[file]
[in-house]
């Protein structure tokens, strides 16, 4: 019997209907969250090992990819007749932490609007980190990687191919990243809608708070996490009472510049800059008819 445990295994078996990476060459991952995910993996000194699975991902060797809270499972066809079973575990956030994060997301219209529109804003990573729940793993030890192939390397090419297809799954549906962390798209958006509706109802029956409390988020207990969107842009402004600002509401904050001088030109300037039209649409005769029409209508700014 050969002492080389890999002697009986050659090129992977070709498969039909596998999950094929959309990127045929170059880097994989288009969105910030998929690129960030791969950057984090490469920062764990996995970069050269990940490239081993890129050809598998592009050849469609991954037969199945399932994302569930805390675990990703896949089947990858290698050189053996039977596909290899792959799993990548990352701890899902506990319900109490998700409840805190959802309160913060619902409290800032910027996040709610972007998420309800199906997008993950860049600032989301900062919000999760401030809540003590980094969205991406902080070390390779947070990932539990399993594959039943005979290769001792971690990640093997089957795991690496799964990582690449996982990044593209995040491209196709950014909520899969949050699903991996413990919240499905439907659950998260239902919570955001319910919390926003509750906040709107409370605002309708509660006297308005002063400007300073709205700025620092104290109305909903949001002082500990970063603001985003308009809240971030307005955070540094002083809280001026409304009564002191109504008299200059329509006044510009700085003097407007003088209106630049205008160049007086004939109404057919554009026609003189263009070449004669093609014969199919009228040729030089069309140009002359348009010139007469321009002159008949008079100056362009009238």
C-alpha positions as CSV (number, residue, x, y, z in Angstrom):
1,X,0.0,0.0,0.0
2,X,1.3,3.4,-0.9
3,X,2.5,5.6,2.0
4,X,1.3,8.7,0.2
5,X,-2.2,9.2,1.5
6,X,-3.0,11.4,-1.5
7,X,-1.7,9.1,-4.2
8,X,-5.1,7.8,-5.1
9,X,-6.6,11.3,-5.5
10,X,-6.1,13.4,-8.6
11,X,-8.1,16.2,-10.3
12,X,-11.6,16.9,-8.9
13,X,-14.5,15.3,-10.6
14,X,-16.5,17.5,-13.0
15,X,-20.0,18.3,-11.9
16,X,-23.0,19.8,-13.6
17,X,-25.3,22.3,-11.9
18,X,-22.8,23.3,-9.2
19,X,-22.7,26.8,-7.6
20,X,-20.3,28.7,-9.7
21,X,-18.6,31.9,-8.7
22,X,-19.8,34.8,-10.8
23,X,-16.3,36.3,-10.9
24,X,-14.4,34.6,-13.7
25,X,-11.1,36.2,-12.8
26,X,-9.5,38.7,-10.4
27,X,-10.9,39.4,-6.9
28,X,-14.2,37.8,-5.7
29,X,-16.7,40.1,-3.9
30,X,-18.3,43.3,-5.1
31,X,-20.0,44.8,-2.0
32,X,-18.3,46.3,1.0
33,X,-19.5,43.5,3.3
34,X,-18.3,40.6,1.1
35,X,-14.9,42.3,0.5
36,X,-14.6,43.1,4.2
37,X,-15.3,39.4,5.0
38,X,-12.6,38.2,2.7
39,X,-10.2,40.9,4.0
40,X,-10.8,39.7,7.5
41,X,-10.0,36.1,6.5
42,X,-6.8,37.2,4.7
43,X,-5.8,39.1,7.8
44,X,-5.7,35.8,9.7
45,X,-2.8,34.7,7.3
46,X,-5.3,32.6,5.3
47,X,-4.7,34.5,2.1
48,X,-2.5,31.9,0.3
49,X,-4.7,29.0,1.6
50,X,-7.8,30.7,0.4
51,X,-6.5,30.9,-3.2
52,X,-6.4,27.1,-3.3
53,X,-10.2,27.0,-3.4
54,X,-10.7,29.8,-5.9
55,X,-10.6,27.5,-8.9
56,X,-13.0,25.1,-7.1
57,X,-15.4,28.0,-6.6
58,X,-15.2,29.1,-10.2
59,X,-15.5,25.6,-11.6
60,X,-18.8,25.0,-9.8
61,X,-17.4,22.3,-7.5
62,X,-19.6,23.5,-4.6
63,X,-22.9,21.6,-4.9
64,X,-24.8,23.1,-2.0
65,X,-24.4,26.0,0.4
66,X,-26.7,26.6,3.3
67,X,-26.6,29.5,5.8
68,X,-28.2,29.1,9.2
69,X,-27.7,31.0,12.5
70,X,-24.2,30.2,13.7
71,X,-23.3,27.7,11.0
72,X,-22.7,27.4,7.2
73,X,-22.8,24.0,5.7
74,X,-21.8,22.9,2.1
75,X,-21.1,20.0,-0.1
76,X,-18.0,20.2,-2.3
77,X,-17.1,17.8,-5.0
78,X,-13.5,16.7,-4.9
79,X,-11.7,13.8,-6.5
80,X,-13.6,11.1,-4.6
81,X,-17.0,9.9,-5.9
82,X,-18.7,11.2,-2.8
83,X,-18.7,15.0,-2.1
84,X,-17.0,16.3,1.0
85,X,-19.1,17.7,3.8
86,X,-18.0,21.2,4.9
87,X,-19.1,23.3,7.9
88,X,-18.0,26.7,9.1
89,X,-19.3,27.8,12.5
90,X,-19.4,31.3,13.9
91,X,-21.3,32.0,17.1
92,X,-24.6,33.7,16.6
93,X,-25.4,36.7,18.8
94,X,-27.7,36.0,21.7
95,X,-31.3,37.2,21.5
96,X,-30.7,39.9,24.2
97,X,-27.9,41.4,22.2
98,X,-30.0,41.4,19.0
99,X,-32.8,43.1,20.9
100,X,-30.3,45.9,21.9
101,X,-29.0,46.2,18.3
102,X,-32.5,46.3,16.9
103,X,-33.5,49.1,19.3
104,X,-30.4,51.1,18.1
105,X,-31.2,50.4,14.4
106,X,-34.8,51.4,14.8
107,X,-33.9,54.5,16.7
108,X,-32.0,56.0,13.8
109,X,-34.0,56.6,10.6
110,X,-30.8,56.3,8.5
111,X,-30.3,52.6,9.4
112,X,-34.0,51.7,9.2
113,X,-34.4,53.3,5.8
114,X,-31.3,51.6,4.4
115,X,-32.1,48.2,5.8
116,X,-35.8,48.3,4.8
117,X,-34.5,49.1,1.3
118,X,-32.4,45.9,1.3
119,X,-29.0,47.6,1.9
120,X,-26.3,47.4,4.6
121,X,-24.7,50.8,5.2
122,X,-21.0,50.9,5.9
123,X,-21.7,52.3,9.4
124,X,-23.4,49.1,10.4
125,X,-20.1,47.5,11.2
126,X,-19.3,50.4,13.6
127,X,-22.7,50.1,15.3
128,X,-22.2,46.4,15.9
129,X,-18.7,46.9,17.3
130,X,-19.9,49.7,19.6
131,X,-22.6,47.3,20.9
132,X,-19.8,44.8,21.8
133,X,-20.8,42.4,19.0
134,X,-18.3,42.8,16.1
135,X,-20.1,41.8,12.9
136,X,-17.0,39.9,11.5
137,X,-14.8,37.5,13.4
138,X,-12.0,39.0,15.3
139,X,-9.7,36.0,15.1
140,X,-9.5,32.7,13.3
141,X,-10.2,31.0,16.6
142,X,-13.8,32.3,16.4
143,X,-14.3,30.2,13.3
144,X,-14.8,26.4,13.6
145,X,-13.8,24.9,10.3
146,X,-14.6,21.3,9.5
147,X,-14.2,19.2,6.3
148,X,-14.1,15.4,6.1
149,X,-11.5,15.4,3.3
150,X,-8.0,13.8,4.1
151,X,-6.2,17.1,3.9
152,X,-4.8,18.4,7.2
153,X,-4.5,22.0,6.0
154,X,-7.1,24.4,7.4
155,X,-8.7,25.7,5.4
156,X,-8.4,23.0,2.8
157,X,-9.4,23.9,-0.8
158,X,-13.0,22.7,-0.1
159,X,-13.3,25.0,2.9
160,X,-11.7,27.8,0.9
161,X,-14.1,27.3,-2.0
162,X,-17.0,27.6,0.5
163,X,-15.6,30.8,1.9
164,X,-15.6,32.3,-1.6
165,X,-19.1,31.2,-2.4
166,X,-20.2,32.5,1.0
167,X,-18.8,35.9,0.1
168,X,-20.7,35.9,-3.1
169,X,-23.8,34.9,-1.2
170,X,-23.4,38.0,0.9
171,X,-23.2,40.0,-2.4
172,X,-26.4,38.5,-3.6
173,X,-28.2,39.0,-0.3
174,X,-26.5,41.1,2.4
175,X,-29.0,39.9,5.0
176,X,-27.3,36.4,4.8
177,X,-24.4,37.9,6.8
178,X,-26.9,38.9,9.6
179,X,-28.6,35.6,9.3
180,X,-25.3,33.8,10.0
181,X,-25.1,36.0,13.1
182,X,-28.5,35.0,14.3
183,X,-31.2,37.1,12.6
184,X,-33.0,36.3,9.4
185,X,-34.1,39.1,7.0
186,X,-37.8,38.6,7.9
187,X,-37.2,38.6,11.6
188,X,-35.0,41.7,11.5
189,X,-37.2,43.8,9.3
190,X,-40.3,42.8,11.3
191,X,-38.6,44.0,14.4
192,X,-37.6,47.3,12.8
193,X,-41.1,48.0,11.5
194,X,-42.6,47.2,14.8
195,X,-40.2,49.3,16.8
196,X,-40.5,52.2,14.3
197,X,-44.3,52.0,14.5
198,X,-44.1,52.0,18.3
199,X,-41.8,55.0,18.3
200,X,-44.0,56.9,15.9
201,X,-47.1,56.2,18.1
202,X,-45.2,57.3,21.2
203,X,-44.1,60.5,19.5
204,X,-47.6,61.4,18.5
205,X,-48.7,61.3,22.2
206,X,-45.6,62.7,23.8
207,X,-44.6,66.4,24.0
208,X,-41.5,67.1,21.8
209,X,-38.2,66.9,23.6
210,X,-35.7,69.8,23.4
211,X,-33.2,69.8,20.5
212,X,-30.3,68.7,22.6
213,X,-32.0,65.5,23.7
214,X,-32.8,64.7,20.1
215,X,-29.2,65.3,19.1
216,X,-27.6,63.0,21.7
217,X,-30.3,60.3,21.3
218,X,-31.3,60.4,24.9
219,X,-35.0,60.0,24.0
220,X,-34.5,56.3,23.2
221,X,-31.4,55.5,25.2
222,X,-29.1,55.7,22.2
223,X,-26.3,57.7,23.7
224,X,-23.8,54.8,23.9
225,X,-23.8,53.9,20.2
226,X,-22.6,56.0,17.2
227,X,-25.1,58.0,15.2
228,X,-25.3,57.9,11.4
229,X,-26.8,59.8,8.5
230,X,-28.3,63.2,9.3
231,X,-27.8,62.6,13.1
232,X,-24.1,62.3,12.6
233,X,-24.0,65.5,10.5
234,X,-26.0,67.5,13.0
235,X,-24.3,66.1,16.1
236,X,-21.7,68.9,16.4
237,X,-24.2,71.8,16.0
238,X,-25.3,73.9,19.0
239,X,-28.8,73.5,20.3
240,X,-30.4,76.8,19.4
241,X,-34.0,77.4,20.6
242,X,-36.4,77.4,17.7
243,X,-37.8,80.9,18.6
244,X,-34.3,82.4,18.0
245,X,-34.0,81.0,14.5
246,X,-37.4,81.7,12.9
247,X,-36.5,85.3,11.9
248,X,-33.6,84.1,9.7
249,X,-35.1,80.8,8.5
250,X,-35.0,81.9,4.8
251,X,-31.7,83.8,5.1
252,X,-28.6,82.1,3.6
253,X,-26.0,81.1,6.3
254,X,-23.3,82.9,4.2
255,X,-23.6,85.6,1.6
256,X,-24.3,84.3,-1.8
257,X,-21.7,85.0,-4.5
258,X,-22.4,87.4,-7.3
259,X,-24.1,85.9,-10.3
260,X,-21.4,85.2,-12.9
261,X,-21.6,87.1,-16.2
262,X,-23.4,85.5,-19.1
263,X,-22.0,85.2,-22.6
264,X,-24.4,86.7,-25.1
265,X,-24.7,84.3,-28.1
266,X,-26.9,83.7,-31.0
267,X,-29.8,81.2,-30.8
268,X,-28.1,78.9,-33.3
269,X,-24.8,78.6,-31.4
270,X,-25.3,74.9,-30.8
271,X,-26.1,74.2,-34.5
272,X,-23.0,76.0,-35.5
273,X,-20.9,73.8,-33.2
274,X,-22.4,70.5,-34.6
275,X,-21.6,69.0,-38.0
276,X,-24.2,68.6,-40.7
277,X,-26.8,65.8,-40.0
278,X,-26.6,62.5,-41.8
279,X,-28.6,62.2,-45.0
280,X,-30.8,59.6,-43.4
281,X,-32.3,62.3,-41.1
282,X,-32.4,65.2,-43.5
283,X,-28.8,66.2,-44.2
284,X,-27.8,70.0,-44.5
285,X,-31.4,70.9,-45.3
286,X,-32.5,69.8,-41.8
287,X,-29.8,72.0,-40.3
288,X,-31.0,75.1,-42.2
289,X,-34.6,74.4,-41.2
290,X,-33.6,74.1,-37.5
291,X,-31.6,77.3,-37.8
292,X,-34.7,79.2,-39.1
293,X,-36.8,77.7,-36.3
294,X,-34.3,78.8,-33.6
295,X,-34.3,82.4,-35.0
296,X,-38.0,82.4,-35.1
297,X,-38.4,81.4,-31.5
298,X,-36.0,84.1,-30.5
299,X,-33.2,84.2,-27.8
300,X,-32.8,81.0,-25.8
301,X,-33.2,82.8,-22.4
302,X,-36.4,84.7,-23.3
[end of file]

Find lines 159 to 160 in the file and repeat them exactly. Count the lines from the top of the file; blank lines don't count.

156,X,-8.4,23.0,2.8
157,X,-9.4,23.9,-0.8